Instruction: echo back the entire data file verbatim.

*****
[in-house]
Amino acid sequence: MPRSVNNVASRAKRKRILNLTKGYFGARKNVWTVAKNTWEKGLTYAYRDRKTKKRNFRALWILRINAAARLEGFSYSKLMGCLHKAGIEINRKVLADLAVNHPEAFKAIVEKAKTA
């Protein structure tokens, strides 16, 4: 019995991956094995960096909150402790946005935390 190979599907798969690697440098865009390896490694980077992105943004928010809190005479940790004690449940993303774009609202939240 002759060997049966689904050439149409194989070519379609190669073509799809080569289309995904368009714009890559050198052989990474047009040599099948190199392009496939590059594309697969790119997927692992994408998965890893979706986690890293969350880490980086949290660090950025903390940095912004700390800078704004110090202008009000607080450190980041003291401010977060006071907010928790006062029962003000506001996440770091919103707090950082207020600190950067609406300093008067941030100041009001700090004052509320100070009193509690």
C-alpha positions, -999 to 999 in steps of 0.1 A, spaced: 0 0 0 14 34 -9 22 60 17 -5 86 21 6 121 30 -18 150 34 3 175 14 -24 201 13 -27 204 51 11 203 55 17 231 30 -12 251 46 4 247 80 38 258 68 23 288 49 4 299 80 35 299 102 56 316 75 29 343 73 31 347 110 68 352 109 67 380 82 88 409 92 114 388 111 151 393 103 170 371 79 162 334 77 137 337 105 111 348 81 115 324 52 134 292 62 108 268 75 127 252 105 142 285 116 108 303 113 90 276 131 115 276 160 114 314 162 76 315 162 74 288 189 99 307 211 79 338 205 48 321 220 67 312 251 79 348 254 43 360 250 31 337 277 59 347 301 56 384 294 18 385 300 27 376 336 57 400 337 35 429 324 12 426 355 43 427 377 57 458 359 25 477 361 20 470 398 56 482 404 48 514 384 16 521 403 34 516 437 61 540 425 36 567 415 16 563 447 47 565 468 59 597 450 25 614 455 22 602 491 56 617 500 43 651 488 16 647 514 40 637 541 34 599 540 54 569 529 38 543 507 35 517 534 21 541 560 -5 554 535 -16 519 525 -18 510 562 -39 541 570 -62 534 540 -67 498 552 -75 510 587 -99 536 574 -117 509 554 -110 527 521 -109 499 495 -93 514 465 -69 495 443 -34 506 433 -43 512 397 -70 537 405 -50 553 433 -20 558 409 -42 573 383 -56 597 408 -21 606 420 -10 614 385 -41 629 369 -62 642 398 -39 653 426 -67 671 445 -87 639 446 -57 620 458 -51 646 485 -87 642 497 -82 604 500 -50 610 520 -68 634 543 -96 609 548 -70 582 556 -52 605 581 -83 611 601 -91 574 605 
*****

[in-house]
Amino acid sequence: MPRSVNNVASRAKRKRILNLTKGYFGARKNVWTVAKNTWEKGLTYAYRDRKTKKRNFRALWILRINAAARLEGFSYSKLMGCLHKAGIEINRKVLADLAVNHPEAFKAIVEKAKTA
């Protein structure tokens, strides 16, 4: 019995991956094995960096909150402790946005935390 190979599907798969690697440098865009390896490694980077992105943004928010809190005479940790004690449940993303774009609202939240 002759060997049966689904050439149409194989070519379609190669073509799809080569289309995904368009714009890559050198052989990474047009040599099948190199392009496939590059594309697969790119997927692992994408998965890893979706986690890293969350880490980086949290660090950025903390940095912004700390800078704004110090202008009000607080450190980041003291401010977060006071907010928790006062029962003000506001996440770091919103707090950082207020600190950067609406300093008067941030100041009001700090004052509320100070009193509690």
C-alpha positions, -999 to 999 in steps of 0.1 A, spaced: 0 0 0 14 34 -9 22 60 17 -5 86 21 6 121 30 -18 150 34 3 175 14 -24 201 13 -27 204 51 11 203 55 17 231 30 -12 251 46 4 247 80 38 258 68 23 288 49 4 299 80 35 299 102 56 316 75 29 343 73 31 347 110 68 352 109 67 380 82 88 409 92 114 388 111 151 393 103 170 371 79 162 334 77 137 337 105 111 348 81 115 324 52 134 292 62 108 268 75 127 252 105 142 285 116 108 303 113 90 276 131 115 276 160 114 314 162 76 315 162 74 288 189 99 307 211 79 338 205 48 321 220 67 312 251 79 348 254 43 360 250 31 337 277 59 347 301 56 384 294 18 385 300 27 376 336 57 400 337 35 429 324 12 426 355 43 427 377 57 458 359 25 477 361 20 470 398 56 482 404 48 514 384 16 521 403 34 516 437 61 540 425 36 567 415 16 563 447 47 565 468 59 597 450 25 614 455 22 602 491 56 617 500 43 651 488 16 647 514 40 637 541 34 599 540 54 569 529 38 543 507 35 517 534 21 541 560 -5 554 535 -16 519 525 -18 510 562 -39 541 570 -62 534 540 -67 498 552 -75 510 587 -99 536 574 -117 509 554 -110 527 521 -109 499 495 -93 514 465 -69 495 443 -34 506 433 -43 512 397 -70 537 405 -50 553 433 -20 558 409 -42 573 383 -56 597 408 -21 606 420 -10 614 385 -41 629 369 -62 642 398 -39 653 426 -67 671 445 -87 639 446 -57 620 458 -51 646 485 -87 642 497 -82 604 500 -50 610 520 -68 634 543 -96 609 548 -70 582 556 -52 605 581 -83 611 601 -91 574 605 